The prayer meeting Daniel and his friends had that day must have been intense. Their lives hung in the balance, but they could approach God with confidence, because, to the best of their knowledge and ability, they had served Him thus far. After God had revealed to Daniel in a night vision what Nebuchadnezzar had dreamed, they still prayed, this time giving Him praise and thanksgiving.

What are some of the key phrases of Daniel's prayer of thanksgiving in Daniel 2:20-23?  

 Dan. 2:20

 Dan. 2:21

 Dan. 2:22

 Dan. 2:23

Note how Daniel begins his prayer with "Blessed be the name of God." In the Old Testament, people frequently bless the Lord (Judg. 5:9, Neh. 9:5, Pss. 103:1, 134:1). The Aramaic and Hebrew words for "bless" also can be translated as "praise," and this is the meaning in Daniel 2:19 and 20.

Daniel's hymn of praise emphasizes that there is a divine Power who controls history. He's also a God who communicates intimately with those who are open to hear His voice. Through the dream of the image, God conveyed to Nebuchadnezzar the truth that He exercises His power not only in heaven but right here on earth.

What do you say to someone who, after having read this part of Daniel 2, asks, But why haven't my prayers been answered in such a powerful and precise manner?  

TUESDAY October 5

Daniel's Testimony (Dan. 2:24-30).

How did Daniel respond to the fact that God had revealed the dream to him? Vss. 24-28.  

Notice that Daniel's first concern was for the wise men of Babylon. Although they had done nothing to earn this stay of execution, they were saved because of the presence of a righteous man in their midst. Throughout history such cases have been reported. On his journey to Rome, Paul's presence on the ship saved all those on board (Acts 27:24). Therefore, Jesus calls God's people "the salt of the earth" (Matt. 5:13);  that is, they have a preserving quality, as illustrated in the life of Daniel. Indeed, just as our bad deeds can have a negative impact on those around us, our good deeds can have a good impact, an important point to remember for all who follow Christ.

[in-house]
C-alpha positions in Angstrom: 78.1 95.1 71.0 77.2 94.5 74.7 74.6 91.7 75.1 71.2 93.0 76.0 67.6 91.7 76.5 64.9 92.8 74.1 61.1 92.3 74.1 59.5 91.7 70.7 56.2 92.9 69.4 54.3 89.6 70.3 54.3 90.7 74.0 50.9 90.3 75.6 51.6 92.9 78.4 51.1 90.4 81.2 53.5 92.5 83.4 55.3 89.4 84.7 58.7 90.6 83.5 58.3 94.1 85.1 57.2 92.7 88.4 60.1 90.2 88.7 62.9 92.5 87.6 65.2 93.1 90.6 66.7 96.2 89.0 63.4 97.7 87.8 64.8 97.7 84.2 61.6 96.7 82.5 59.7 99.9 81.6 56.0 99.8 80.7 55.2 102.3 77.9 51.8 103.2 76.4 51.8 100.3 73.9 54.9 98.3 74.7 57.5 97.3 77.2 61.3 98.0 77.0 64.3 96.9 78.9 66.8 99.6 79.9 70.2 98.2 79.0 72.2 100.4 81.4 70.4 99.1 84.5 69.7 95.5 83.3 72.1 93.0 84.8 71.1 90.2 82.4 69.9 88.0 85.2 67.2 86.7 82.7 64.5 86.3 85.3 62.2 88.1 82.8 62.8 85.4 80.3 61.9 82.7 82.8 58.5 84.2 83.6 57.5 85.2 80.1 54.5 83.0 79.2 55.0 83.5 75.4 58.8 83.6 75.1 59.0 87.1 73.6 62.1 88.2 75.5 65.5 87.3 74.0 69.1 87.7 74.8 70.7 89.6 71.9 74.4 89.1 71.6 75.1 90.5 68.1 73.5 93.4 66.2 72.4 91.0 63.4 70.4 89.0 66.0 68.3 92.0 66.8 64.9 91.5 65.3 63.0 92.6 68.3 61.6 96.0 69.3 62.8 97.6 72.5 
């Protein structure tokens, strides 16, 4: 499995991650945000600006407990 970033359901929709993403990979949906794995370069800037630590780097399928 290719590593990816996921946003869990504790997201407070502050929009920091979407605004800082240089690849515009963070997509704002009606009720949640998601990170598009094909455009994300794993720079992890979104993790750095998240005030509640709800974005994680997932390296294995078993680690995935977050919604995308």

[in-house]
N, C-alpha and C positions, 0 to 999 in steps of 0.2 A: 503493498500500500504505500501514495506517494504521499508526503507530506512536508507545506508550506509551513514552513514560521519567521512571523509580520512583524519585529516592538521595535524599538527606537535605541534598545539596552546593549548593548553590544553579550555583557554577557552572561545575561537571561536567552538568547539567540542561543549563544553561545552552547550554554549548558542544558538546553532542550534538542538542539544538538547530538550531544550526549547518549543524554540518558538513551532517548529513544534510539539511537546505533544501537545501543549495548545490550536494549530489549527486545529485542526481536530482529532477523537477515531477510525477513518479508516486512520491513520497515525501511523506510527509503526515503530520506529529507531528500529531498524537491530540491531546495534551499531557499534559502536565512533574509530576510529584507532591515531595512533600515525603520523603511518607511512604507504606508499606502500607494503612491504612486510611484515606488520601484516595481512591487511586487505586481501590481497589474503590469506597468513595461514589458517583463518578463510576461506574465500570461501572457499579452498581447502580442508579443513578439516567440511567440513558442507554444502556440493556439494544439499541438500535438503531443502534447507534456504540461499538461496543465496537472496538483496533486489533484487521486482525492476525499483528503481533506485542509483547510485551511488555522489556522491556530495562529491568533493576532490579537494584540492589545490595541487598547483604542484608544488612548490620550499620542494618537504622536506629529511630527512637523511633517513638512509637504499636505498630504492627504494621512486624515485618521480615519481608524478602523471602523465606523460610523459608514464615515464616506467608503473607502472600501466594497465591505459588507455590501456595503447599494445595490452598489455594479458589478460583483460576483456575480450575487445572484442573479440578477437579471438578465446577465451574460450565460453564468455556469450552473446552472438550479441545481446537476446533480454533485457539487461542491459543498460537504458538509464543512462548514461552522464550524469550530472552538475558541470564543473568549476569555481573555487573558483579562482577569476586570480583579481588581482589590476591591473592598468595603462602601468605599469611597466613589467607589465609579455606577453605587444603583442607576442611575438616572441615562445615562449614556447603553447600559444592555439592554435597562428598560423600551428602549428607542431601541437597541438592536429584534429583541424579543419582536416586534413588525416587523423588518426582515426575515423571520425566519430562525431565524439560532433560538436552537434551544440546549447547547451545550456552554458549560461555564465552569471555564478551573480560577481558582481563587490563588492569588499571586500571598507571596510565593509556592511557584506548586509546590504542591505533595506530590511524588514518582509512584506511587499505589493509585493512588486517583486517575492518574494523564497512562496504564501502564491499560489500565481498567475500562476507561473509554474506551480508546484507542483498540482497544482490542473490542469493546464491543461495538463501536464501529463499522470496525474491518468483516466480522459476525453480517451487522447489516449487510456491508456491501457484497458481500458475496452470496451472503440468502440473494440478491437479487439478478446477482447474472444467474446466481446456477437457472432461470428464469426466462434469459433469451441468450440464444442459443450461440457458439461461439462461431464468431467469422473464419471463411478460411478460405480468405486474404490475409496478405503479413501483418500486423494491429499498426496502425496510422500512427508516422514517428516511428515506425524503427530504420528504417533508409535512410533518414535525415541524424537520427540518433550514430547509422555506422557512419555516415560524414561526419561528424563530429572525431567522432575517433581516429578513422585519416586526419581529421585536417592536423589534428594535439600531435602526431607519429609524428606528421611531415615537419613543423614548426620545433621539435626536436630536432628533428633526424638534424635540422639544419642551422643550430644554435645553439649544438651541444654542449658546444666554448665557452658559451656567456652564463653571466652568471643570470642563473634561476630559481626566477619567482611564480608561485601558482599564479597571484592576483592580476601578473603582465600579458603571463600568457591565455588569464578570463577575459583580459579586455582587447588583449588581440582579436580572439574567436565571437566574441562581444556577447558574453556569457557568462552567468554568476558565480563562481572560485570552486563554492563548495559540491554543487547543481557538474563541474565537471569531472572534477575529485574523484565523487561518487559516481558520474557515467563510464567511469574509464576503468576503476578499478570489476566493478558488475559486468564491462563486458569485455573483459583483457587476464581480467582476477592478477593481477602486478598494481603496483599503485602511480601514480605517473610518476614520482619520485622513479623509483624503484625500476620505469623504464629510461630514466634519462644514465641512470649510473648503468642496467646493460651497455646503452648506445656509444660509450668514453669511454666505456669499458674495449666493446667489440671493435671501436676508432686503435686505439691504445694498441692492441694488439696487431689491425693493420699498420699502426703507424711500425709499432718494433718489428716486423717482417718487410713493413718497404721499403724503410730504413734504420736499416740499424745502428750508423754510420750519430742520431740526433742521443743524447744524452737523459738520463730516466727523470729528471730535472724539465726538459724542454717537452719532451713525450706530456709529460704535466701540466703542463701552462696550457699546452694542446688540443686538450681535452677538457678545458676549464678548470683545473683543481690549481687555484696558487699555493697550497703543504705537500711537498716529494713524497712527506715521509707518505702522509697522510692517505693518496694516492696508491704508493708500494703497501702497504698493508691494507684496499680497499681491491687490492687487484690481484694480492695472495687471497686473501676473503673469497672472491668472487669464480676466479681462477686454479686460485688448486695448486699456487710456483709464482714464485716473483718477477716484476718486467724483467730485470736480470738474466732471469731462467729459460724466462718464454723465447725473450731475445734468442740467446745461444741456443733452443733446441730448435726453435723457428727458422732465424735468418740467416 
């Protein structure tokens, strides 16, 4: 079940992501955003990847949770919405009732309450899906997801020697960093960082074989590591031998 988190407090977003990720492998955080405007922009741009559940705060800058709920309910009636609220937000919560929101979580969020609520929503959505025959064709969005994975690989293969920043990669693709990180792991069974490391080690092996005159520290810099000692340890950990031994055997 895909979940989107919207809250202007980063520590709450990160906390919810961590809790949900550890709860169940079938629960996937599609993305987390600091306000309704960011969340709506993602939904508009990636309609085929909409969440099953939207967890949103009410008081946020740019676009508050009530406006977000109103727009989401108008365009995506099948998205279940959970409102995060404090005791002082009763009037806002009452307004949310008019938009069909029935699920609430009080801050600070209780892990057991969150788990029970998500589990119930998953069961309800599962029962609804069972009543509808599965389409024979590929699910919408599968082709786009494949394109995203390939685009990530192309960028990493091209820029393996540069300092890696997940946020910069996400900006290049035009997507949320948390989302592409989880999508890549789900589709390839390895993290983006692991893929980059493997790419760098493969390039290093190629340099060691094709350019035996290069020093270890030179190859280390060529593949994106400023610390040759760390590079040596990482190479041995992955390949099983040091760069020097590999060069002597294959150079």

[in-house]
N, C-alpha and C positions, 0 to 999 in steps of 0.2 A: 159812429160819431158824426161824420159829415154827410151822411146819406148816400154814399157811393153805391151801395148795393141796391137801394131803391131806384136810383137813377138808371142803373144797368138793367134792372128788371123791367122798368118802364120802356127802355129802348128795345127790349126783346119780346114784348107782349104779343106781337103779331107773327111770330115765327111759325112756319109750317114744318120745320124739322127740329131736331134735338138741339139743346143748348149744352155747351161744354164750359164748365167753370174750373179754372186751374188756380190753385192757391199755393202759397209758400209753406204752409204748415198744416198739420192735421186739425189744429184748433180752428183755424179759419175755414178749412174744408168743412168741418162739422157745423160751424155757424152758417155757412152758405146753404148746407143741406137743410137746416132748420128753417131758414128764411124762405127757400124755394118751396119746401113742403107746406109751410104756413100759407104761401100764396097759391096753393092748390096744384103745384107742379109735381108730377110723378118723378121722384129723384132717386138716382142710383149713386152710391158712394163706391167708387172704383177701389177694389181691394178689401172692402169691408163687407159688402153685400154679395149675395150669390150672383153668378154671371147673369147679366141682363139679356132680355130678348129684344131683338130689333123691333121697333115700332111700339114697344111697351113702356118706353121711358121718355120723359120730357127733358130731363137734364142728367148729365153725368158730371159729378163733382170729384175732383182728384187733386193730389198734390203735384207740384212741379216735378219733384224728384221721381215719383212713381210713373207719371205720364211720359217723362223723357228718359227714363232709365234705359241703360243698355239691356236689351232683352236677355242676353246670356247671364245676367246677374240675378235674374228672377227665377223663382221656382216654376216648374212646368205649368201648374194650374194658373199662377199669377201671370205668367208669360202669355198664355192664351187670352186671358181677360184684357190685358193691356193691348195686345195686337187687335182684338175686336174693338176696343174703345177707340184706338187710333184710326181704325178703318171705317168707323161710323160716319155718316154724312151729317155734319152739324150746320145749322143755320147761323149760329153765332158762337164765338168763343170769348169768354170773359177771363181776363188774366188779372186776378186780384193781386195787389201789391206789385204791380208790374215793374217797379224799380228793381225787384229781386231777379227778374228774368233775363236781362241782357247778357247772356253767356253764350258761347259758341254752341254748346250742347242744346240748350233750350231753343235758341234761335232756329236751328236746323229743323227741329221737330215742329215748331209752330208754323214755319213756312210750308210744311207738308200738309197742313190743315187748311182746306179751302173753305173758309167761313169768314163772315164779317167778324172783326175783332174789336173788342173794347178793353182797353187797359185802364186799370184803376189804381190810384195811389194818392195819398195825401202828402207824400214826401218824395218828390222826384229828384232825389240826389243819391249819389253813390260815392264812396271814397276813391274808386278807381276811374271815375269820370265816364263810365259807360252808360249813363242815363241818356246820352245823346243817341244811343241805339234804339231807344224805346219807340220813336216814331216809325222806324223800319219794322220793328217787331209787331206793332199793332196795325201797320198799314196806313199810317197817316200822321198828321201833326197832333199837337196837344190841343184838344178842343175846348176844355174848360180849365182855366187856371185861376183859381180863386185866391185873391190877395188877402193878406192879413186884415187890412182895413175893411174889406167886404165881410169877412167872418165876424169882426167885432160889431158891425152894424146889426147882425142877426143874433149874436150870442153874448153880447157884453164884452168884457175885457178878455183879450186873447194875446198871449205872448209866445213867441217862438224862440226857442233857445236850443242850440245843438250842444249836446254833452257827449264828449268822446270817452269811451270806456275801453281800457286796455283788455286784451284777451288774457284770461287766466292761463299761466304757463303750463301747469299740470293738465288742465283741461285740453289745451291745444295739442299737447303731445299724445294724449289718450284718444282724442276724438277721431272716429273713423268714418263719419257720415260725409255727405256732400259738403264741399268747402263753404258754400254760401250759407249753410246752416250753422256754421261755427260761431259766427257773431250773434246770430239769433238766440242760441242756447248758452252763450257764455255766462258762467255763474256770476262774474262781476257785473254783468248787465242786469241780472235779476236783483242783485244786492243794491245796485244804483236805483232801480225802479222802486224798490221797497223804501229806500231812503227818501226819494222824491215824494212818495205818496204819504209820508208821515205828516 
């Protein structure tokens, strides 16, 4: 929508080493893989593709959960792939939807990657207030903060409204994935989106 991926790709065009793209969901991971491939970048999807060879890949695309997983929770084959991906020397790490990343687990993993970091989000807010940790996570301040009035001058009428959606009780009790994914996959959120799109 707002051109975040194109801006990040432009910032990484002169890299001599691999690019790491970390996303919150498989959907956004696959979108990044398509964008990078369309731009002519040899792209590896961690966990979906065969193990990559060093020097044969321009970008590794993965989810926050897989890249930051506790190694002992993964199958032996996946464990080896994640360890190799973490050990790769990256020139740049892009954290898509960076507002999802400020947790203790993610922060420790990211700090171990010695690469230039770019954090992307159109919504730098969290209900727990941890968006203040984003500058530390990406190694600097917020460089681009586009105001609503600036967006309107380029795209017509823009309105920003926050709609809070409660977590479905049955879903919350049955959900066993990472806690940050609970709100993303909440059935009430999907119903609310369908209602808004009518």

Having taken care of the wise men, Daniel stood before the king and explained that neither the wise men of Babylon nor their gods could do what the king demanded but that there was a God in heaven who could reveal secrets. Daniel was neither ashamed nor afraid to confess his God before the king. Yet, he disclaimed any superior wisdom or knowledge for himself as the reason for what he was going to tell the king. He ascribed the revelation and its explanation entirely to God. Daniel seemed to understand clearly that his relationship to his God and Savior was one of complete dependence. Of course, that's how salvation works, as well; we are completely dependent upon the Lord.

Look up these following texts.  What do they tell us about the sheer impossibility of our being able to save ourselves?  Rom. 3:23, 8:3, 1 Cor 15:14-17.  

As sinners we have been irrevocably cut off from God, the Source of all life. But thanks to Jesus, who was both God and man, we have been restored to that Source of life. Only Someone who was God and man and not only man but a sinless man, a man who kept God's eternal and immutable law perfectly, could bridge the gap between heaven and earth, thus solving the one thing that we, of ourselves, can never solve: the problem of death.  

Daniel and his friends, under the threat of death, prayed. Of course, most people, even atheists, under such circumstances, would have done the same thing. Why do you think, in the case of these boys, however, that prayer was something they did all the time? In what ways might that fact help explain why their prayer was answered as it was?  


The Image and Its Interpretation (Dan. 2:28-45).

What is the meaning of Daniel's reference to "the latter days" in verse 28? See also Gen. 49:1, Num. 24:14, Deut. 4:30, 31:29.  

A study of this phrase in the Old Testament shows that the "latter days' an idiomatic phrase for "in the future," can refer to (a) a specific future period in the history of Israel (Deut. 4:30); (b) the future history of Israel beginning with the conquest (Gen. 49:1) or the monarchy (Num. 24:14); and (c) the Messianic age (Isa. 2:2, Hos. 3:5) or the time immediately preceding it (Ezek 38:16). Most modern versions, therefore, translate this phrase as "in the days to come" (Gen. 49:1, NASB); "in time to come" (Deut. 31:29, NRSV); or "in later days" (Deut. 4:30, NIV).